Pakistani Diplomat Kidnapped in Iraq
Pakistani Diplomat Kidnapped in Iraq
Apr. 10, 2005
BAGHDAD, Iraq (AP) _ Militants in Iraq kidnapped a Pakistani diplomat on his way to a mosque for prayers, and a previously unknown group claimed responsibility for the abduction, Pakistan's government said Sunday.
Also, Iraqi lawmakers, meeting for the first time since choosing Shiite Arab Ibrahim al-Jaafari as prime minister Thursday, called for the security measures taken during parliamentary sessions to be eased to lessen the inconvenience to Baghdad residents.
Those calls came as a car bomb exploded near a U.S. convoy in Baghdad, injuring four civilians, and Iraq's government said a son of one of Saddam Hussein's half brothers had been arrested.
A day after tens of thousands of supporters of a militant Shiite cleric marked the second anniversary of Baghdad's fall with demands that U.S. soldiers withdraw, Iraqi President Jalal Talabani said he opposed that notion.
``I think we are in great need to have American and other allied forces in Iraq until we will be able to rebuild our military forces, rebuild our security forces,'' Talabani told CNN's ``Late Edition.'' ``And ... until we'll be assured that there will be no danger from terrorism and from foreign intervention in our internal affairs.
Malik Mohammed Javed, a deputy counselor at the Pakistani embassy who has lived in Iraq for six years, went missing in Baghdad on Saturday after leaving his home.
Pakistan's Foreign Ministry said in a statement that the Omar bin Khattab group claimed responsibility for the kidnapping. It added that Javed had contacted the Pakistani Embassy in Baghdad and told officials he had not been harmed.
The kidnappers' demands were not immediately clear.
Javed is the fourth Pakistani to be kidnapped in Iraq.
The first was abducted in June but later released. In July, insurgents kidnapped and beheaded two Pakistanis _ Raja Azad, 49, an engineer, and Sajad Naeem, 29, a driver in Iraq. Both were working for a Kuwaiti company here.
The kidnappers in that case _ calling themselves the Islamic Army in Iraq _ demanded that Pakistan promise not to send troops to Iraq.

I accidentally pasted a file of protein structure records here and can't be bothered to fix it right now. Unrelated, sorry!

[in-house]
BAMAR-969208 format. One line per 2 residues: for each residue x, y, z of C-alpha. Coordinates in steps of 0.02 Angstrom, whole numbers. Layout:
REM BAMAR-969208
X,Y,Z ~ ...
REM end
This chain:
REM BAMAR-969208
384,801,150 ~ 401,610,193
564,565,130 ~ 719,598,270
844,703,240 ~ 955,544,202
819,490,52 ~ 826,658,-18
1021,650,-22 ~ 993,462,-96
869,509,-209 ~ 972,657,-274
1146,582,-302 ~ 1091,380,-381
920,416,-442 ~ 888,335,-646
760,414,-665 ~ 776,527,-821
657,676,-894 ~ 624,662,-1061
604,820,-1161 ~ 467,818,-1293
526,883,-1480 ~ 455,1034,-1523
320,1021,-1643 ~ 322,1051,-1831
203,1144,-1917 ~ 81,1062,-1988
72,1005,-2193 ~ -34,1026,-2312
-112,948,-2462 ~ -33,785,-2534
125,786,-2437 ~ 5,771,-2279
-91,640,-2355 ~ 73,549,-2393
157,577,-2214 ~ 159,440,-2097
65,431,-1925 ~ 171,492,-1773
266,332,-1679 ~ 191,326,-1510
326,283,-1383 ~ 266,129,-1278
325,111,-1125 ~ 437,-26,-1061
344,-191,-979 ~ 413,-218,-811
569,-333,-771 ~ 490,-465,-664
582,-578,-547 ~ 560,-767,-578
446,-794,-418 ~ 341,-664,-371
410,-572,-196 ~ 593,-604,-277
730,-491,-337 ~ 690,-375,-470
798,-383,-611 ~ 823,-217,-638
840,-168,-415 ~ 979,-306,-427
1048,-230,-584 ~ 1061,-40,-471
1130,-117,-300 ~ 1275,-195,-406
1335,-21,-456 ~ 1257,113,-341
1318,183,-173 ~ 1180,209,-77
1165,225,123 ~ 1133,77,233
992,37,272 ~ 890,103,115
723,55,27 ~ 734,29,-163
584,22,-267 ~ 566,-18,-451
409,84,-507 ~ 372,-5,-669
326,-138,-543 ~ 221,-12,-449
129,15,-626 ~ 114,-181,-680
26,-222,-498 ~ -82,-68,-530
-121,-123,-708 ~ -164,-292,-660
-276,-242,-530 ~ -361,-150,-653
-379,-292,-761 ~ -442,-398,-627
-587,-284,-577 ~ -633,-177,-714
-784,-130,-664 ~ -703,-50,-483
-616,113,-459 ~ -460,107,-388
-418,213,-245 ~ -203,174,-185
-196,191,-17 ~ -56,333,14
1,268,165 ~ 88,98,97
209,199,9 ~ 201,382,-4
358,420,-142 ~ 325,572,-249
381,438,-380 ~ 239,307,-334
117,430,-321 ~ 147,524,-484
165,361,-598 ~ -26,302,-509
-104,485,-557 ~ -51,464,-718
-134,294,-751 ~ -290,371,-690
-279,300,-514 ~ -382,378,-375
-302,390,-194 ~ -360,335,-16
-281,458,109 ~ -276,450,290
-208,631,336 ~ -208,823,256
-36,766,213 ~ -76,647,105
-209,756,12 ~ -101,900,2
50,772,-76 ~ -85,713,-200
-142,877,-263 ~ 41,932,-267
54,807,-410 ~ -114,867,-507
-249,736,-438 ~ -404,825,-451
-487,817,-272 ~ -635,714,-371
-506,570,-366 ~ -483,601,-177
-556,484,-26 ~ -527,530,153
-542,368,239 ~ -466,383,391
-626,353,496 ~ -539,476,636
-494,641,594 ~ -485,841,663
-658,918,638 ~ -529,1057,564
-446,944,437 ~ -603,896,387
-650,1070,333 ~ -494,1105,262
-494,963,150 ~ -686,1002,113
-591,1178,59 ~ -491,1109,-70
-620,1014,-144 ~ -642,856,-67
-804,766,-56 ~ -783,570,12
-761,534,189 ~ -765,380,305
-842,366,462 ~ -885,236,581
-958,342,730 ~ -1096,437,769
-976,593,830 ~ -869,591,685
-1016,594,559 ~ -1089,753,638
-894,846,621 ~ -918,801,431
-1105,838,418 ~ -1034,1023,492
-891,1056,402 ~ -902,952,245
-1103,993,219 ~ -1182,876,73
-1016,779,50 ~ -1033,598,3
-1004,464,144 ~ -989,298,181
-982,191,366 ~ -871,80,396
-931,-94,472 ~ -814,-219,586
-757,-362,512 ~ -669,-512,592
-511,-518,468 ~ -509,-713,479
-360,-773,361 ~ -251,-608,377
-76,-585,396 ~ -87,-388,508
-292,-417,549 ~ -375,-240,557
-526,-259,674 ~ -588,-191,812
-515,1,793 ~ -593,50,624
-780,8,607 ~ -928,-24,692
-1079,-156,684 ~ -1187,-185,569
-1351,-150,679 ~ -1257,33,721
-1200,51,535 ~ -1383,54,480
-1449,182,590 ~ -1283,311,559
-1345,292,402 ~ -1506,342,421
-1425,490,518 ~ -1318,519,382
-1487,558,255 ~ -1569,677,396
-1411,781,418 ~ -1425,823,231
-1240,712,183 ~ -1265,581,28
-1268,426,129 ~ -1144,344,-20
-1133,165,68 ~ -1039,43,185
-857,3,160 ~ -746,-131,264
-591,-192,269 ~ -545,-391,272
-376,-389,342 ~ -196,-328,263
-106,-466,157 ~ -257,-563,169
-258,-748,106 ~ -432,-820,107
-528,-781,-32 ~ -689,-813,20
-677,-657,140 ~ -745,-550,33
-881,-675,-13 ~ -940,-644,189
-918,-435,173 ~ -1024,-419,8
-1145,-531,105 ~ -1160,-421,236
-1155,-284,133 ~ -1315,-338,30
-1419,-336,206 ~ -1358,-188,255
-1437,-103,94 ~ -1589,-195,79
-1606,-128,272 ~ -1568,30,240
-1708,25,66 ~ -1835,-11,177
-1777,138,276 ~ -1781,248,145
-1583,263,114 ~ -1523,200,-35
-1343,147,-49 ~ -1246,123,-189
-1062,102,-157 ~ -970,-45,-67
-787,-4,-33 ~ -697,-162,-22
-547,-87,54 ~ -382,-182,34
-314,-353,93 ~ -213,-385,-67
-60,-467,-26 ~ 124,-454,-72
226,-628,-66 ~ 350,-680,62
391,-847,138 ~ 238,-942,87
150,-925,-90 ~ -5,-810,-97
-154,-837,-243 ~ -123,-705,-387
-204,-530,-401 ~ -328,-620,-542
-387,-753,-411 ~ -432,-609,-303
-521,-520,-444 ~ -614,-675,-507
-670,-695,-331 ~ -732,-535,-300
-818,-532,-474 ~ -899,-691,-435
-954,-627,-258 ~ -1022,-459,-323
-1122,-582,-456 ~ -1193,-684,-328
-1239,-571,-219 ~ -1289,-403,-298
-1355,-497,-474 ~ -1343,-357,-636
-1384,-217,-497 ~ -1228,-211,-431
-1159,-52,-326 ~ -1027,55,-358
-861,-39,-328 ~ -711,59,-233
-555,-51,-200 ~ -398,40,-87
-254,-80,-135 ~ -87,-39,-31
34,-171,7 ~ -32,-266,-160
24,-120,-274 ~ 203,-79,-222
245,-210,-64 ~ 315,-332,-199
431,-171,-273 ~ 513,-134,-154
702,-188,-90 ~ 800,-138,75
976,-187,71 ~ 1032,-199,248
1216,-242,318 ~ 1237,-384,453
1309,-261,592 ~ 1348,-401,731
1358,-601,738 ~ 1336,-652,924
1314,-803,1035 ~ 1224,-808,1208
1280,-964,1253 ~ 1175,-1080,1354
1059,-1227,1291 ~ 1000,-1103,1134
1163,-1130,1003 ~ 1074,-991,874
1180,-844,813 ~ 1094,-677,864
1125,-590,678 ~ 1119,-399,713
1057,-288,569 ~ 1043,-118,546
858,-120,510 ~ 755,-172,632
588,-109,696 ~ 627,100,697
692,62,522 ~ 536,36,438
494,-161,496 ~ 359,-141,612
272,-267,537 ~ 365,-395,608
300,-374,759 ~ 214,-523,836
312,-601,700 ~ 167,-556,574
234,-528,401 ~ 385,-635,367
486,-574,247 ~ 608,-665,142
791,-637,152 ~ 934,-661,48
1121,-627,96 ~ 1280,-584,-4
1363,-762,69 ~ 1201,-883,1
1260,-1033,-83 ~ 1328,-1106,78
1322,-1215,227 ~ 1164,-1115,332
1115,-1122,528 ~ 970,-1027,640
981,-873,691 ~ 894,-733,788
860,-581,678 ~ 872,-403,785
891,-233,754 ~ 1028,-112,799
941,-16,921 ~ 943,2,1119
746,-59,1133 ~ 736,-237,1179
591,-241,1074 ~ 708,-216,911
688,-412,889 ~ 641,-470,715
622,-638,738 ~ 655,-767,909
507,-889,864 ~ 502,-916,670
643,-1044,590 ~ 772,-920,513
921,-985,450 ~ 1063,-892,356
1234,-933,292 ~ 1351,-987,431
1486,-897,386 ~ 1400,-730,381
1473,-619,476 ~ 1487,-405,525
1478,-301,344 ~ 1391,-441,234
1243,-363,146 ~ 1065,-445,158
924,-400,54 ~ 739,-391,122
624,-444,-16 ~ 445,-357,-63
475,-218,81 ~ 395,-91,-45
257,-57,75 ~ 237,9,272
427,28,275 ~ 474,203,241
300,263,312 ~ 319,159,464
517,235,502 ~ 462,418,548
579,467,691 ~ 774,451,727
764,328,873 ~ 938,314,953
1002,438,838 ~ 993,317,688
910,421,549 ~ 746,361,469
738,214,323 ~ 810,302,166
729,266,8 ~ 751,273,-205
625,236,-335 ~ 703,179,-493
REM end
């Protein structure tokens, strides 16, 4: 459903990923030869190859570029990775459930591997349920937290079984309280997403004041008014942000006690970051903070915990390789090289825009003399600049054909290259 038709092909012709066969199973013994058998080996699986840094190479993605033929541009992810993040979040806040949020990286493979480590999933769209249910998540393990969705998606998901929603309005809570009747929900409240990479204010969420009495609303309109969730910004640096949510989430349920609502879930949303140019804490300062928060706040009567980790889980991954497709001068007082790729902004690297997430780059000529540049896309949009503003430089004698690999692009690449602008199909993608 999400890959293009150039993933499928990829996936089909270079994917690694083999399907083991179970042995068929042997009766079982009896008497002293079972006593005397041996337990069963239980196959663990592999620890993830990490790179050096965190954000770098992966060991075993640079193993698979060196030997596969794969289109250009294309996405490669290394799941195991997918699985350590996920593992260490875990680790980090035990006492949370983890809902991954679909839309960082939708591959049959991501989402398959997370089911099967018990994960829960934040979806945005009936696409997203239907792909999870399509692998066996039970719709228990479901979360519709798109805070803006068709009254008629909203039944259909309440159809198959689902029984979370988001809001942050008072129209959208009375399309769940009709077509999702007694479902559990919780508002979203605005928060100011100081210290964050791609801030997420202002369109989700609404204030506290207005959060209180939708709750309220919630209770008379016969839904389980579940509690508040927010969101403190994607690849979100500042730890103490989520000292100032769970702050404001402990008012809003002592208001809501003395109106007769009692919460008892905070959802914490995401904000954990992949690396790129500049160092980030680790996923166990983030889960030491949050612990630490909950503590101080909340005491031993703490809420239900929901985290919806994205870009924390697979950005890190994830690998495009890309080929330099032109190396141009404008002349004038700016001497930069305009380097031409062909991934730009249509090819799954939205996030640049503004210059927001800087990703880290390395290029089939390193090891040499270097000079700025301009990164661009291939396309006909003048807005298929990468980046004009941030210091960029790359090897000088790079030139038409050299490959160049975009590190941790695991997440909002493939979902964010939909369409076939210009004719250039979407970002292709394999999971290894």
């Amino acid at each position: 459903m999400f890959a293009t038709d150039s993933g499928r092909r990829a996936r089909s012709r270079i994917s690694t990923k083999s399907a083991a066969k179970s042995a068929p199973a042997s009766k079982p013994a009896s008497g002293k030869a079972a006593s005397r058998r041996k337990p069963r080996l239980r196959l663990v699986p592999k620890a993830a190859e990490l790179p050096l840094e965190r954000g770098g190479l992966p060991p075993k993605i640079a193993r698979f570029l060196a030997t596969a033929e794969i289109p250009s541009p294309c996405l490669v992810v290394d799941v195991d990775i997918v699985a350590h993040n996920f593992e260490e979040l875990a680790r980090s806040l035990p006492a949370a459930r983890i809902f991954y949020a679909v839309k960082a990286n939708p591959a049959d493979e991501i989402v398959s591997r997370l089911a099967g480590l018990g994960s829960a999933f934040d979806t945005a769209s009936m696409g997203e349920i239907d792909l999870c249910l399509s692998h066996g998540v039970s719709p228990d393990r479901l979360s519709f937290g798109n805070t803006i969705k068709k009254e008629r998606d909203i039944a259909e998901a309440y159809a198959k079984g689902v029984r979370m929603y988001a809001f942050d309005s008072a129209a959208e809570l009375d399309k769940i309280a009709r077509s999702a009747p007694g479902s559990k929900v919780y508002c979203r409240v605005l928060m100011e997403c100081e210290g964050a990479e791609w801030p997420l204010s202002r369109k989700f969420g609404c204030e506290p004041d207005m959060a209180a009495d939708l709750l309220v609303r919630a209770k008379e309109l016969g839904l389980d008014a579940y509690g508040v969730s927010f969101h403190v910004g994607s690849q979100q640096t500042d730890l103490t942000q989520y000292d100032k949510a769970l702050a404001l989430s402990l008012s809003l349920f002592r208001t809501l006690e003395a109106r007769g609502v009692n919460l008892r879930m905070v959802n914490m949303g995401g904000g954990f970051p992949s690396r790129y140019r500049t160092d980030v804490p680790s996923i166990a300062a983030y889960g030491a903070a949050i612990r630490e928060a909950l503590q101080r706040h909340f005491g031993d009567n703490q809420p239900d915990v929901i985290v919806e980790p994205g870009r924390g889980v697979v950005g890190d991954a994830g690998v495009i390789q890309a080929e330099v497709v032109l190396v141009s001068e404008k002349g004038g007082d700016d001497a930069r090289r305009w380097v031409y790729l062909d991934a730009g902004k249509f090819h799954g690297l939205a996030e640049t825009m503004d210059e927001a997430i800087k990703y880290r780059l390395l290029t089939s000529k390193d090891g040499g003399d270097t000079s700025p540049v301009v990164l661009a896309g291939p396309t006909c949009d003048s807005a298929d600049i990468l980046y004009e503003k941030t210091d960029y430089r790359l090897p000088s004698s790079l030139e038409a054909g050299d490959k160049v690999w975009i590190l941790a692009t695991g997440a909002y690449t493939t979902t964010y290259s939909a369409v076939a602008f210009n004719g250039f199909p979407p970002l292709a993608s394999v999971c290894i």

Pakistan _ a mainly Muslim nation and a key ally of the United States in the war on terrorism _ has refused to deploy peacekeepers to Iraq and has urged its citizens to avoid coming here.
The government also announced the arrest Sunday of Ibrahim Sabaawi, the son of Saddam's half brother, near Baghdad. The statement said Sabaawi was close to the former regime.
``Until his arrest, he had been supporting terrorists and providing them with finances,'' it said.
It was unclear when or where the arrest took place.
The terrorist group al-Qaida in Iraq, led by Jordanian militant Abu Musab al-Zarqawi, in an Internet statement posted Sunday rejected calls by interim President Jalal Talabani for Iraqi fighters to begin talks with the government. Talabani's call was directed only to the homegrown insurgency and not foreign fighters.
``Oh you agents of the Jews and the Christians, we have nothing for you but the sword,'' said the statement, which could not be independently verified. ``We will not stop fighting.''
In a different statement, the group claimed to have kidnapped and killed Brig. Gen. Bassem Mohammed Kadhim al-Jazaari, a Najaf police official, while he was visiting Baghdad.
``He was been interrogated,'' the statement said. ``After his confessions, God's verdict was carried out against him.''
That statement also could not be verified independently. Interior Ministry official Capt. Ahmed Isma'el said al-Jazaari was kidnapped late Saturday in western Baghdad.
Meanwhile, during Sunday's National Assembly meeting, Iraqi parliament speaker Hajim al-Hassani called for relaxing the security measures for parliament. The measures block nearby Baghdad streets and snarl traffic, leading to complaints from residents.
Some lawmakers said they had been insulted and mistreated by Iraqi police at checkpoints, and one female legislator said her weapon had been confiscated.
``These measures are highly exaggerated and they hinder the work of the employees and the movement of the citizens,'' al-Hassani said. ``We asked the security officials to relax these measures.''
Qassim Dawoud, Iraq's minister of state for national security, said, however, that the measures were necessary as long as the assembly continued to convene at the same location. Officials have proposed moving to a new building being used by the Defense Ministry.
``Terrorism is targeting the National Assembly ... and that's why we have to focus on security,'' Dawoud said.
Underscoring security concerns, a car bomb exploded Sunday near a U.S. convoy in Baghdad, injuring four civilians, Iraqi police Lt. Ali Hussein said.
In Baqouba, 35 miles northeast of Baghdad, a car bomb blew up near a U.S. combat patrol, wounding an American service member, the U.S. military said. Two people were taken into custody.
Lawmaker Jalal Eddin al-Sagheer, a senior cleric and member of the Supreme Council for the Islamic Revolution in Iraq, claimed security forces had been infiltrated by members of the former regime.
``This infiltration threatens everyone,'' he said, calling on the assembly to question the Interior Ministry about the issue.
Sabah Kadhim, the Interior Ministry spokesman, declined to comment on the lawmakers' allegations, saying only: ``We respect the parliament, and we will coordinate with it.''
During Sunday's legislative meeting, Foreign Minister Hoshyar Zebari called on negotiators to expedite the formation of the new government.
``We are under pressure,'' he said. ``We have to write the draft constitution by August and we want to meet the deadlines. We cannot afford to waste more time.''
The lawmakers will meet again Monday.
Associated Press reporters Sadaqat Jan in Islamabad, Pakistan, and Sameer Yacoub in Baghdad contributed to this report.